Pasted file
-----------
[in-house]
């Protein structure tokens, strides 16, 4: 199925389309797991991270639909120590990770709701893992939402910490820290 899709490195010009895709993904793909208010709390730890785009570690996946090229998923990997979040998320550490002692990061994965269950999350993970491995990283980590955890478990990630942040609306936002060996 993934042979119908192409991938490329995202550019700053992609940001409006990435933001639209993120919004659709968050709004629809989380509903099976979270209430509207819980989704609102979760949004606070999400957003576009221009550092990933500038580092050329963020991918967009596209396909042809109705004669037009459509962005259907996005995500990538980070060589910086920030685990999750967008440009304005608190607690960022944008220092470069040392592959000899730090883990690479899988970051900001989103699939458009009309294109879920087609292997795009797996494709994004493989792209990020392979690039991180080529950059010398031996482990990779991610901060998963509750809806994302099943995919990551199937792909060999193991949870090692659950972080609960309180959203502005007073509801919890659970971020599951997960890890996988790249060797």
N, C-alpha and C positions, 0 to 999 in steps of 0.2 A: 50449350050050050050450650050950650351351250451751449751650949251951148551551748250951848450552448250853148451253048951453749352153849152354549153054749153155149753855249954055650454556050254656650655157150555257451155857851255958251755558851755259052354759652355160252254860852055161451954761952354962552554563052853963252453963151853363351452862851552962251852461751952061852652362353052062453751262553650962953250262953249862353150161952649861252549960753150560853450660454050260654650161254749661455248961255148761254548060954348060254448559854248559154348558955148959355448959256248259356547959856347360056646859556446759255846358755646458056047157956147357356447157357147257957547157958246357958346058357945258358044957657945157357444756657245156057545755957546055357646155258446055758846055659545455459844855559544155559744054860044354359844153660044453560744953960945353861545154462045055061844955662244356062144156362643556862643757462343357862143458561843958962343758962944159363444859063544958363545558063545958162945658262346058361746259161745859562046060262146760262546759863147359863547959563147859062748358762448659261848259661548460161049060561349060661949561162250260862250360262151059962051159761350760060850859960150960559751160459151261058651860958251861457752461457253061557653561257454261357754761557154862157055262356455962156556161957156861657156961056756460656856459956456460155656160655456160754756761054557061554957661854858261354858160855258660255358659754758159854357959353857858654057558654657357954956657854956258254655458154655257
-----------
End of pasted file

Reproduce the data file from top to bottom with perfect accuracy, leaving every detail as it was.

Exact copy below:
[in-house]
């Protein structure tokens, strides 16, 4: 199925389309797991991270639909120590990770709701893992939402910490820290 899709490195010009895709993904793909208010709390730890785009570690996946090229998923990997979040998320550490002692990061994965269950999350993970491995990283980590955890478990990630942040609306936002060996 993934042979119908192409991938490329995202550019700053992609940001409006990435933001639209993120919004659709968050709004629809989380509903099976979270209430509207819980989704609102979760949004606070999400957003576009221009550092990933500038580092050329963020991918967009596209396909042809109705004669037009459509962005259907996005995500990538980070060589910086920030685990999750967008440009304005608190607690960022944008220092470069040392592959000899730090883990690479899988970051900001989103699939458009009309294109879920087609292997795009797996494709994004493989792209990020392979690039991180080529950059010398031996482990990779991610901060998963509750809806994302099943995919990551199937792909060999193991949870090692659950972080609960309180959203502005007073509801919890659970971020599951997960890890996988790249060797």
N, C-alpha and C positions, 0 to 999 in steps of 0.2 A: 50449350050050050050450650050950650351351250451751449751650949251951148551551748250951848450552448250853148451253048951453749352153849152354549153054749153155149753855249954055650454556050254656650655157150555257451155857851255958251755558851755259052354759652355160252254860852055161451954761952354962552554563052853963252453963151853363351452862851552962251852461751952061852652362353052062453751262553650962953250262953249862353150161952649861252549960753150560853450660454050260654650161254749661455248961255148761254548060954348060254448559854248559154348558955148959355448959256248259356547959856347360056646859556446759255846358755646458056047157956147357356447157357147257957547157958246357958346058357945258358044957657945157357444756657245156057545755957546055357646155258446055758846055659545455459844855559544155559744054860044354359844153660044453560744953960945353861545154462045055061844955662244356062144156362643556862643757462343357862143458561843958962343758962944159363444859063544958363545558063545958162945658262346058361746259161745859562046060262146760262546759863147359863547959563147859062748358762448659261848259661548460161049060561349060661949561162250260862250360262151059962051159761350760060850859960150960559751160459151261058651860958251861457752461457253061557653561257454261357754761557154862157055262356455962156556161957156861657156961056756460656856459956456460155656160655456160754756761054557061554957661854858261354858160855258660255358659754758159854357959353857858654057558654657357954956657854956258254655458154655257